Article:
Anything but a blip on the screen, the India-based service tells Adweek it now has 15 million monthly users, while revealing a two-year advertising partnership with Universal Music. Though five-year-old Dhinganga has attracted regional advertisers aplenty, the Universal deal represents its first with a major record label, entailing exclusive album releases and ads.
Beginning later this quarter, the music behemoth will run roadblock and reskin ads via Dhinganga for two notable Indian music acts, pop-rock duo Colonial Cousins and singer Sonu Nigam, as well as the popular Swedish deejay Avicii. The roadblock ads will require users to view or listen to the ads before logging onto the service. The ads—which will appear via the music service's web, mobile and tablet properties—will direct users to content about the artists upcoming albums while offering song listens.
Dhingana is easily one of India's biggest music streaming firms, giving its millions of users access to more than 350,000 songs in 38 languages. Snehal Shinde, Dhingana CEO, says that 55 percent of his company's user base live in India, while the rest mostly reside in the U.S. and Europe.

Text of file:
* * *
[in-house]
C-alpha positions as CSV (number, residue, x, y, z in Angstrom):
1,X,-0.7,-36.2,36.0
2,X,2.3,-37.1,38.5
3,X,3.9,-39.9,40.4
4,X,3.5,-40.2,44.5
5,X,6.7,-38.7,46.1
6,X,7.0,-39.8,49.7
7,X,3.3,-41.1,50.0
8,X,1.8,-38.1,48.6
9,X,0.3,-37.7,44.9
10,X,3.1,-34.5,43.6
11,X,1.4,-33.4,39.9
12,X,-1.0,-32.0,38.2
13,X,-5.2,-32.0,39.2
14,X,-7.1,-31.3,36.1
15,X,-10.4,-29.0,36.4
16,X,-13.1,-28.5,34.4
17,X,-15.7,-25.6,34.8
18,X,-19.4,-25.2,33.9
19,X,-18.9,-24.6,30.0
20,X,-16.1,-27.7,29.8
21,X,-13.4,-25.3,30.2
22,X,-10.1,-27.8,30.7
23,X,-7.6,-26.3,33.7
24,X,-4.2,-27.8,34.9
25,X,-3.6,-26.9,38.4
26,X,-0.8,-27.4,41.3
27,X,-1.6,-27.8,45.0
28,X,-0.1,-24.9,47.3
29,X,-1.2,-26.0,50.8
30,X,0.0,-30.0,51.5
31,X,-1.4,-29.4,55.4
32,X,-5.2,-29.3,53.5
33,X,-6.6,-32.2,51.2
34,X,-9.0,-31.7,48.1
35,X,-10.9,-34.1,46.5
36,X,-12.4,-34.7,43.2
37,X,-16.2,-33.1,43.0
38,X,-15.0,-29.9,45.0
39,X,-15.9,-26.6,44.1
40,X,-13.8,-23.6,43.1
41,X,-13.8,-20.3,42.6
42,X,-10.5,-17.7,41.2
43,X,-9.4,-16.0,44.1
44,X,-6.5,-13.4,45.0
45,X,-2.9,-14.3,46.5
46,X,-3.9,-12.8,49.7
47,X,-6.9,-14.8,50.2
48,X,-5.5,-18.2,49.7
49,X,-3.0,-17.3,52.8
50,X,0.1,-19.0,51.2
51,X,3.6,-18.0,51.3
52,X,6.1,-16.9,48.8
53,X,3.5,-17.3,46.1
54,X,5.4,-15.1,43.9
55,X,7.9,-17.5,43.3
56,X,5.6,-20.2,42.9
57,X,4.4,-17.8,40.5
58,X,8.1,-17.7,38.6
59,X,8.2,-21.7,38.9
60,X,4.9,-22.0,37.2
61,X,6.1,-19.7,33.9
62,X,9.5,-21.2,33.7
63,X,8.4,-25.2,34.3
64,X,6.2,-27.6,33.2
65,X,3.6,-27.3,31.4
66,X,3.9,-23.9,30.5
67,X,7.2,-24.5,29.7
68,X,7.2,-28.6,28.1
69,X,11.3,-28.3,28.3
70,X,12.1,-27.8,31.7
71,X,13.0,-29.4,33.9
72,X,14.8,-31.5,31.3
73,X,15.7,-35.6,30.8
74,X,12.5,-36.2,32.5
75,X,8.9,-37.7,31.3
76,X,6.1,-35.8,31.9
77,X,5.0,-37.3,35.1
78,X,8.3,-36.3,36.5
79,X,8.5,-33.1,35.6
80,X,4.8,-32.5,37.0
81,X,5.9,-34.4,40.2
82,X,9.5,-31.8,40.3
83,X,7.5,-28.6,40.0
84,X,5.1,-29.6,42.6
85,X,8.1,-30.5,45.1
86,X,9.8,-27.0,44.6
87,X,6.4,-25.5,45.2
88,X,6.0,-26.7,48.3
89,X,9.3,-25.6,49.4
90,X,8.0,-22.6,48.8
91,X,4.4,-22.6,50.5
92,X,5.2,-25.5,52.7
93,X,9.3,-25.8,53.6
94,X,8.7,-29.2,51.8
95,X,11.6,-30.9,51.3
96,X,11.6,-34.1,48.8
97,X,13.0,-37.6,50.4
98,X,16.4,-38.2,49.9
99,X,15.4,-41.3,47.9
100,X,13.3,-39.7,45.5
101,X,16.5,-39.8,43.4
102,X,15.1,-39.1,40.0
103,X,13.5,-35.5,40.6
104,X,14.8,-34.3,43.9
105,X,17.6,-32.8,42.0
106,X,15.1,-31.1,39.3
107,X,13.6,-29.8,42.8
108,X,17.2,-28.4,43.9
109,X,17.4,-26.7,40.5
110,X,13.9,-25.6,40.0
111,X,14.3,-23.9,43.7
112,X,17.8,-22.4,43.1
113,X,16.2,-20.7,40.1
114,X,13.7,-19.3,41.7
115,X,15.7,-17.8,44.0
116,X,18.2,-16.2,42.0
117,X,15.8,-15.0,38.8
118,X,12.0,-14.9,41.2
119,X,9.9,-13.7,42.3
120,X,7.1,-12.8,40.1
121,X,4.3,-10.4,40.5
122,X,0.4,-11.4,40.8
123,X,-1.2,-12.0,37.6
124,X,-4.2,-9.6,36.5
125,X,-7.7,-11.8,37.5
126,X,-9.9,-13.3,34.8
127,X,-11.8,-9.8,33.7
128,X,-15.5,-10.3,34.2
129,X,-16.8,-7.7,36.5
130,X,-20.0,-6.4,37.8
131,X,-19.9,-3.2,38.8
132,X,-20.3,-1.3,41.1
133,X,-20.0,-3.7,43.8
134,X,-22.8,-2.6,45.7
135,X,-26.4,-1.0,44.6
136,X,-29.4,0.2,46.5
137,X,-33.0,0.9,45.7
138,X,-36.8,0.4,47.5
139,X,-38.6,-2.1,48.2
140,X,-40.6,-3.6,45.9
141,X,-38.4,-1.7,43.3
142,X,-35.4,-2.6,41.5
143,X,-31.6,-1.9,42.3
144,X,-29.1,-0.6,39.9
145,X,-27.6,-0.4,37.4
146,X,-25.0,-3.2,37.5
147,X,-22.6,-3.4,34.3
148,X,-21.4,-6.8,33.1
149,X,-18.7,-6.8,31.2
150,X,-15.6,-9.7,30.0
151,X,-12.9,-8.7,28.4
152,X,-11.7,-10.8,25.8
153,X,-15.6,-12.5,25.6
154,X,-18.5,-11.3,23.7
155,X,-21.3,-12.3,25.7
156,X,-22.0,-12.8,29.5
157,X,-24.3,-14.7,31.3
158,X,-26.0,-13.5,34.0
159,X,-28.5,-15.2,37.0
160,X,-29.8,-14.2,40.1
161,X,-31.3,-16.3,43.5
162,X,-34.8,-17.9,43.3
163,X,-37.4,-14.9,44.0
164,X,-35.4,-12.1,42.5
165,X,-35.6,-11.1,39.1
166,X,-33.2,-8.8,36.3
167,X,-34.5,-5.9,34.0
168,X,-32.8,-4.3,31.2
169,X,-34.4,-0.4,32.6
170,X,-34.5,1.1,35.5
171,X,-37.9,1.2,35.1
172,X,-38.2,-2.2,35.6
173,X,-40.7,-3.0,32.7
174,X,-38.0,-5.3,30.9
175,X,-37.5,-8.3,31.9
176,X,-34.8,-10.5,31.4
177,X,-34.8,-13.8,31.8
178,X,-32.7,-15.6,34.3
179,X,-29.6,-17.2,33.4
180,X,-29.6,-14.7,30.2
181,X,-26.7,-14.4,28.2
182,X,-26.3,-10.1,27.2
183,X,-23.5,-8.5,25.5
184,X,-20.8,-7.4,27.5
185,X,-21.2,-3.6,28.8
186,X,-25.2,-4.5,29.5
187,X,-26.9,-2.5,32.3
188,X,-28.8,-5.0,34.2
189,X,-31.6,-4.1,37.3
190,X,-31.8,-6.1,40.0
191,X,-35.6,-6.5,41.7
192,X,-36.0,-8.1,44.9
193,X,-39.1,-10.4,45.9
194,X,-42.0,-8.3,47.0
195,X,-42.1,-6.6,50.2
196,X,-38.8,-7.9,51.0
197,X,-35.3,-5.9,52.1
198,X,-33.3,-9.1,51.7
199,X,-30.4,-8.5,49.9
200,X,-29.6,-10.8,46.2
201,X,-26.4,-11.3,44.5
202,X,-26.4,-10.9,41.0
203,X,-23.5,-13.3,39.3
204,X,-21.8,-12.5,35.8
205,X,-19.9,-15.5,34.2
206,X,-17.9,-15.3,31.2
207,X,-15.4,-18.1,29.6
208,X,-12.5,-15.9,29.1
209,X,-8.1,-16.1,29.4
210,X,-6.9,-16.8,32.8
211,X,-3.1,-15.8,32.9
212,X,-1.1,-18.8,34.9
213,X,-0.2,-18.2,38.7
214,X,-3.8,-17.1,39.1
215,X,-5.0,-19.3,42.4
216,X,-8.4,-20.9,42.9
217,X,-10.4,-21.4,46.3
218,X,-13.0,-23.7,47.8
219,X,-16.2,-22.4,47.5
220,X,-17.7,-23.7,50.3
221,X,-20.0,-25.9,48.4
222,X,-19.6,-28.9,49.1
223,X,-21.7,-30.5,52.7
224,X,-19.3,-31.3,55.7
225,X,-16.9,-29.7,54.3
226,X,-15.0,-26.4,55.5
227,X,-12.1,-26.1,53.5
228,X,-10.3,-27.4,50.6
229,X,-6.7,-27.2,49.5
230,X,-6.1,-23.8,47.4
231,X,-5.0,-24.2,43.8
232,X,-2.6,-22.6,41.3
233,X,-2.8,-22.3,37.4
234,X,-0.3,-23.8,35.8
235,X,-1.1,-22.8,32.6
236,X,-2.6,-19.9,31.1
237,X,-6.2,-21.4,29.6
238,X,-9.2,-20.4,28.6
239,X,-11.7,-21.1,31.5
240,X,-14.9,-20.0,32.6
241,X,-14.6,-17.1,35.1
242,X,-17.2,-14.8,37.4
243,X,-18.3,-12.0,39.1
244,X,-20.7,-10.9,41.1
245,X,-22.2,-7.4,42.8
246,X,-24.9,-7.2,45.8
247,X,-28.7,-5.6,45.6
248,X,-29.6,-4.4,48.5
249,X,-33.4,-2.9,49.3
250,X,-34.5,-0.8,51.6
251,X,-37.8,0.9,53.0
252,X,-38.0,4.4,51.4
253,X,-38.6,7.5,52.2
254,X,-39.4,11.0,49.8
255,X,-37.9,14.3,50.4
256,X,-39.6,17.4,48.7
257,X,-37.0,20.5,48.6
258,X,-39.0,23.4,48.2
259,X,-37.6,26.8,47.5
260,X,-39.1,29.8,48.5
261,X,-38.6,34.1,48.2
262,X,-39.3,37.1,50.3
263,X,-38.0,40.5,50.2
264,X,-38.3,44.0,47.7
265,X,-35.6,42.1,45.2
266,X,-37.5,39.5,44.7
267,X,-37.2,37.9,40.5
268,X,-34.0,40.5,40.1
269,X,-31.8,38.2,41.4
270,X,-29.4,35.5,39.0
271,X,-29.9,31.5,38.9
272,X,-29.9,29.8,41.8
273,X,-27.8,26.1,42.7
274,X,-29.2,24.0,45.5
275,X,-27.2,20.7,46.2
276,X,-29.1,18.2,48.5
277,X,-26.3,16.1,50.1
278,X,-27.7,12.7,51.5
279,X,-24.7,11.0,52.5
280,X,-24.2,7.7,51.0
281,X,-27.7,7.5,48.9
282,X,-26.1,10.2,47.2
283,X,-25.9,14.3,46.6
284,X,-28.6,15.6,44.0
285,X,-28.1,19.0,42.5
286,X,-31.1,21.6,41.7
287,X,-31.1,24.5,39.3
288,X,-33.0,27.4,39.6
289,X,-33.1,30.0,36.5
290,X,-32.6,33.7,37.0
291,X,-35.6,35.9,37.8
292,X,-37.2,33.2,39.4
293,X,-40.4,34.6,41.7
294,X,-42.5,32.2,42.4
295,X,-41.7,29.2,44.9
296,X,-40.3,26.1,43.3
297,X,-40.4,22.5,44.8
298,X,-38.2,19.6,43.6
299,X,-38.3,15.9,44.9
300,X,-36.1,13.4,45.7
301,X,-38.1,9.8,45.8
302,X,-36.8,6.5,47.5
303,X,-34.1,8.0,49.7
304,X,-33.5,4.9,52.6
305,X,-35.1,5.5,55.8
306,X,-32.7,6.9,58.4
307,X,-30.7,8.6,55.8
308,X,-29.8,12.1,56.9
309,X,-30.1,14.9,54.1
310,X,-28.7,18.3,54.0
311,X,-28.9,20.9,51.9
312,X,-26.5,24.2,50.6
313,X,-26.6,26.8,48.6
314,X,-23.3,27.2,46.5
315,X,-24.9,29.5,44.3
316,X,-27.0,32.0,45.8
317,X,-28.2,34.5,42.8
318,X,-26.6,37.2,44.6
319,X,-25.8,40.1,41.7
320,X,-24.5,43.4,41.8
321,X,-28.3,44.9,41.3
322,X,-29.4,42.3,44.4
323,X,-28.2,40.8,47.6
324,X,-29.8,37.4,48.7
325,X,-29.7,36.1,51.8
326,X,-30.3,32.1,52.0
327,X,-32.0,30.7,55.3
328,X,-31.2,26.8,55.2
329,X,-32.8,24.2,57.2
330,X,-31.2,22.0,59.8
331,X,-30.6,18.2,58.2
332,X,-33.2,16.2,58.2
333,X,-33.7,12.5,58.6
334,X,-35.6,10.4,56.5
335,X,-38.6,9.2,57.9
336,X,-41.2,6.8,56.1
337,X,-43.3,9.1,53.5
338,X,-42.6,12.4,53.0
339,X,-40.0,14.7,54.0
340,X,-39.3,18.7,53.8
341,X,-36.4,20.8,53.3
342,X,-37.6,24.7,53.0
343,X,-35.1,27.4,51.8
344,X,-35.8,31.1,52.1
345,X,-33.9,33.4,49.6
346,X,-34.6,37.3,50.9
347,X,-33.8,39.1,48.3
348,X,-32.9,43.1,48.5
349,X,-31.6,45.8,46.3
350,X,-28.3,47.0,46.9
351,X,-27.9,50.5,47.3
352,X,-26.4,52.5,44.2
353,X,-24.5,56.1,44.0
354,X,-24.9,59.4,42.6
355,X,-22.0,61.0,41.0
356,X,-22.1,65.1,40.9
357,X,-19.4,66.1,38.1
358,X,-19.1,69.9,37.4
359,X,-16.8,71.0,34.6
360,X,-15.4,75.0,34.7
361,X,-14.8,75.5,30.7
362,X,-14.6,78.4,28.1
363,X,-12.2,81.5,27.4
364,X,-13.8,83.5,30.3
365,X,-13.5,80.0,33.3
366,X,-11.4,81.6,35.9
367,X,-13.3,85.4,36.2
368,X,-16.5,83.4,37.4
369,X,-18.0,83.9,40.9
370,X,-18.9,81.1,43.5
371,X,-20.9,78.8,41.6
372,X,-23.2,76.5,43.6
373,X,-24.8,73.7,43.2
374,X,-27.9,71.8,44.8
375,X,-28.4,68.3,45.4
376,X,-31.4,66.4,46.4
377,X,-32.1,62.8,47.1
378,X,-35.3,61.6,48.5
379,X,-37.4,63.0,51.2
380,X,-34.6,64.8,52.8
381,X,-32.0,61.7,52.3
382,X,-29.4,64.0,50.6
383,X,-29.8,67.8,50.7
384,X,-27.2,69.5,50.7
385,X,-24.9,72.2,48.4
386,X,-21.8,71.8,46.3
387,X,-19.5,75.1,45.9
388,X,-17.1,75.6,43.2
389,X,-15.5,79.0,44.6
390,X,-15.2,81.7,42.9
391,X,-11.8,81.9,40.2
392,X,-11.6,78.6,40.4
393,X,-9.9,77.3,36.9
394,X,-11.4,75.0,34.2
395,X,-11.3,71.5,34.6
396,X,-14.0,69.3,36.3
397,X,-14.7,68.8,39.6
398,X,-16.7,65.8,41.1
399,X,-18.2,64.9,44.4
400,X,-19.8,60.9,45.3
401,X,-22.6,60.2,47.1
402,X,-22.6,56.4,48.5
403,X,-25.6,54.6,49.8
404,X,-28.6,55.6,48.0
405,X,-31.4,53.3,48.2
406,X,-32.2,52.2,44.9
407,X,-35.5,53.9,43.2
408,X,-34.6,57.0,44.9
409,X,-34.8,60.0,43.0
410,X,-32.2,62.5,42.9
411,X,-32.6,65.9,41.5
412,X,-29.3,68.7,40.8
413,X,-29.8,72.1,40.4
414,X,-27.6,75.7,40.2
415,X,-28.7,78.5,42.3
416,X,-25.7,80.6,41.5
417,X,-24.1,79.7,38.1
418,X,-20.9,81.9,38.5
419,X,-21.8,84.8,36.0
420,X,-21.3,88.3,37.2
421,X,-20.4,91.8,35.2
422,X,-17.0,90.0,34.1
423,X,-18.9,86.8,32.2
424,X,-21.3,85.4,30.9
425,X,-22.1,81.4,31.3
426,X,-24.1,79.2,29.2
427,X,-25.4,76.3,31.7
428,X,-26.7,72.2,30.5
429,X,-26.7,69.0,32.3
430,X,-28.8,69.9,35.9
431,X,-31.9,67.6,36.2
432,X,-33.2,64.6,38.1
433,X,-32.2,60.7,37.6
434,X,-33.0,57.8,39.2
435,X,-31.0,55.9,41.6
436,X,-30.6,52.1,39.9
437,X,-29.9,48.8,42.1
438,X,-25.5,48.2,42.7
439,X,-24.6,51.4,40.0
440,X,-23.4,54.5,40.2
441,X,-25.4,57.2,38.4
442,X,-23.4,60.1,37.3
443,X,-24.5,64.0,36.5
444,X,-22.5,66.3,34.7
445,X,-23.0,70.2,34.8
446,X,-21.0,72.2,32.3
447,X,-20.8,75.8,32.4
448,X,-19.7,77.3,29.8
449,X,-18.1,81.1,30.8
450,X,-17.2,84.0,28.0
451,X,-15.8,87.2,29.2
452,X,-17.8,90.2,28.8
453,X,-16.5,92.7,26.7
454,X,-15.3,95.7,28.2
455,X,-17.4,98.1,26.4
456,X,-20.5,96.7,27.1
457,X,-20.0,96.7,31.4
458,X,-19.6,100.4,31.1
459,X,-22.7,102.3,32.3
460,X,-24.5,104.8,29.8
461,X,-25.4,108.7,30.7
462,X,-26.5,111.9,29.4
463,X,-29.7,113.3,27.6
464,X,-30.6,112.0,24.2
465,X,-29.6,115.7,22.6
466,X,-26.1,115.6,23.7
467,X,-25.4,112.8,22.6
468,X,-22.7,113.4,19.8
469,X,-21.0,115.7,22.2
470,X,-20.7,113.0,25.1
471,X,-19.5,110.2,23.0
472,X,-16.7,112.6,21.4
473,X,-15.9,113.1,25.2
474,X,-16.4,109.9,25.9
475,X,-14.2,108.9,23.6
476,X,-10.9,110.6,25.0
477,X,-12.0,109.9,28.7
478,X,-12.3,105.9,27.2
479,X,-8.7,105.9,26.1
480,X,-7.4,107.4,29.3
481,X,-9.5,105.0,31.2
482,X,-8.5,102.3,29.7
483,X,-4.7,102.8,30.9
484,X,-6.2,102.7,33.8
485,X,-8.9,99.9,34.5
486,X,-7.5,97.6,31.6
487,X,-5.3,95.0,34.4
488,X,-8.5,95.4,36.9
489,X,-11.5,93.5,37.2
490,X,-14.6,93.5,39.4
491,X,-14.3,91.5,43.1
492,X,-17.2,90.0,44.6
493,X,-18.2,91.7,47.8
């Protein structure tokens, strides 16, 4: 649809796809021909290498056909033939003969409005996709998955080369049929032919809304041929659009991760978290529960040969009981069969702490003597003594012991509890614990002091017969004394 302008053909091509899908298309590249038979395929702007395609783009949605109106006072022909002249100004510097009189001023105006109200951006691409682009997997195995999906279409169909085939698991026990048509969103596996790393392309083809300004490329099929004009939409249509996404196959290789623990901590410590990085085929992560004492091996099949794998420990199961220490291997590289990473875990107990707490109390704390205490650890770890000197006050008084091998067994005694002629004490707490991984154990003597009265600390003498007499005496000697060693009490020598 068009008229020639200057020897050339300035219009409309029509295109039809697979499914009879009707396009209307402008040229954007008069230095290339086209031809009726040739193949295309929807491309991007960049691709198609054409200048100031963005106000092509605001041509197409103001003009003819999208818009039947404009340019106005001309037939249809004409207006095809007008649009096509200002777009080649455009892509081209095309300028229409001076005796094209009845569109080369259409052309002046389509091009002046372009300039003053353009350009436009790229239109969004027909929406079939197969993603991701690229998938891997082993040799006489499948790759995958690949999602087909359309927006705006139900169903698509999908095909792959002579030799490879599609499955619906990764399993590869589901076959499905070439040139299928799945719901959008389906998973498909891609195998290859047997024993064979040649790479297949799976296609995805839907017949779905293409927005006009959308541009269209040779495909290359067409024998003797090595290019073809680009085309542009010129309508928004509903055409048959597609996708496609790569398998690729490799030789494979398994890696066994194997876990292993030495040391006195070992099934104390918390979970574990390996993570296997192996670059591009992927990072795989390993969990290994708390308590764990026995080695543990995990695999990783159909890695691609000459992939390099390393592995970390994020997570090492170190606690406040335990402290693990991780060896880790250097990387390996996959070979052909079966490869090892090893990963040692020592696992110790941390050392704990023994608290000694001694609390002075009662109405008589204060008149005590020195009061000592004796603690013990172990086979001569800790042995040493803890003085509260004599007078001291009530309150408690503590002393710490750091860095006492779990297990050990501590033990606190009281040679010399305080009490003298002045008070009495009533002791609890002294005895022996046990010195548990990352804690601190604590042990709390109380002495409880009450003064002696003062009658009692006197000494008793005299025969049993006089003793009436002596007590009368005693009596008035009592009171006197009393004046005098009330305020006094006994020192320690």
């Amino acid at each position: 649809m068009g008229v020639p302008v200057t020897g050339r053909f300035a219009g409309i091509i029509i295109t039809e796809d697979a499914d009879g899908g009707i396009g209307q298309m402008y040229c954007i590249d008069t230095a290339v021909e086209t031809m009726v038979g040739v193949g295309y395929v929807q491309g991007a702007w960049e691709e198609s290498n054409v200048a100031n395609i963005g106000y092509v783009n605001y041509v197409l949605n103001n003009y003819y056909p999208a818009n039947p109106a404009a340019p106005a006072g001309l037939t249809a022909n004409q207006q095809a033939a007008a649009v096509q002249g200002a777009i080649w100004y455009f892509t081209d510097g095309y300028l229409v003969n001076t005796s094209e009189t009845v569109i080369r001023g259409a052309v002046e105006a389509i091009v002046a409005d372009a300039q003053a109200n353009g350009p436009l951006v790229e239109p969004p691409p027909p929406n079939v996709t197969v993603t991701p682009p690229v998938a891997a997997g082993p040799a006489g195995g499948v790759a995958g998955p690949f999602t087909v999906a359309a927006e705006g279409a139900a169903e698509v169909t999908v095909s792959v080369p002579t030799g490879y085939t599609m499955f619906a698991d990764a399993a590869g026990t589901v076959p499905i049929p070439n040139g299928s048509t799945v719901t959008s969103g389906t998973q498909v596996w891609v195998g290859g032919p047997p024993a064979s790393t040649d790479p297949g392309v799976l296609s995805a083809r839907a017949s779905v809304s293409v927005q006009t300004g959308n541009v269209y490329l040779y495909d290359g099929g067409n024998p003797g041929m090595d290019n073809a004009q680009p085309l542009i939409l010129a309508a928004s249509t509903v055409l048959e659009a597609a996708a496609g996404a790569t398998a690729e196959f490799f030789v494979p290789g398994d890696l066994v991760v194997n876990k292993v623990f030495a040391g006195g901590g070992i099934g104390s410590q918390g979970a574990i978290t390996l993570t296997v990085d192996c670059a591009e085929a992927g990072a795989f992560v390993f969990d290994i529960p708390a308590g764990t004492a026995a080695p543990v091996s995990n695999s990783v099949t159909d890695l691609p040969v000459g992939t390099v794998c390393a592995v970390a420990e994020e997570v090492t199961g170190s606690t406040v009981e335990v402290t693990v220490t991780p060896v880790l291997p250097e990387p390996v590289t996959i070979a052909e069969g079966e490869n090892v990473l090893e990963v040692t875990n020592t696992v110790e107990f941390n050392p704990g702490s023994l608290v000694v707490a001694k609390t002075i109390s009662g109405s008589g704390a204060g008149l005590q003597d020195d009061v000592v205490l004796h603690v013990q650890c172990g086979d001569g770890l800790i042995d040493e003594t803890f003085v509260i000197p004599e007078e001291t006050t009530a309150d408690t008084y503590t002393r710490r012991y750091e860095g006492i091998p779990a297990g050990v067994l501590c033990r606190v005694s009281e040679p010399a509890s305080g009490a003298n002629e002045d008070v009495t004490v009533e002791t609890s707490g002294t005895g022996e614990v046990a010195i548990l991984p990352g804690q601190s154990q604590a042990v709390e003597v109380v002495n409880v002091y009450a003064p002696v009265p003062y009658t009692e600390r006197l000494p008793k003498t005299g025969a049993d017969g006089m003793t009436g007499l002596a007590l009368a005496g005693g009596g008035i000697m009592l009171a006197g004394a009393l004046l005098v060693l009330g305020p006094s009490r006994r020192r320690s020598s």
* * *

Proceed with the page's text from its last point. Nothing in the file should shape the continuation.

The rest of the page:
"They are all highly engaged with music," he said. "That's why our click-through rate is high."
To his point, a 6 percent click-through rate from a recent two-week test led to the now more-fomalized Universal-Dhingana relationship. That Web-and-mobile effort also produced 250,000 song listens, 500,000 ad impressions and 1 million push notifications to smartphone/tablet users.
"The success of this campaign was much better than I expected, quite honestly," said Devraj Sanyal, managing director at Universal Music India, in an emailed statement. "A roadblock campaign where every listener has to watch our content before they can log onto the service was pretty impactful, and we were absolutely thrilled with the impact that we were able to rack in real time."
Meanwhile, Dhinganga—once again, with 15 million monthly users—still has a long way to go to compete with rivals Spotify and Pandora in terms of scale. Publicly traded Pandora says it has 62 million monthly active users, while some reports have Spotify at more than 25 million monthly active users.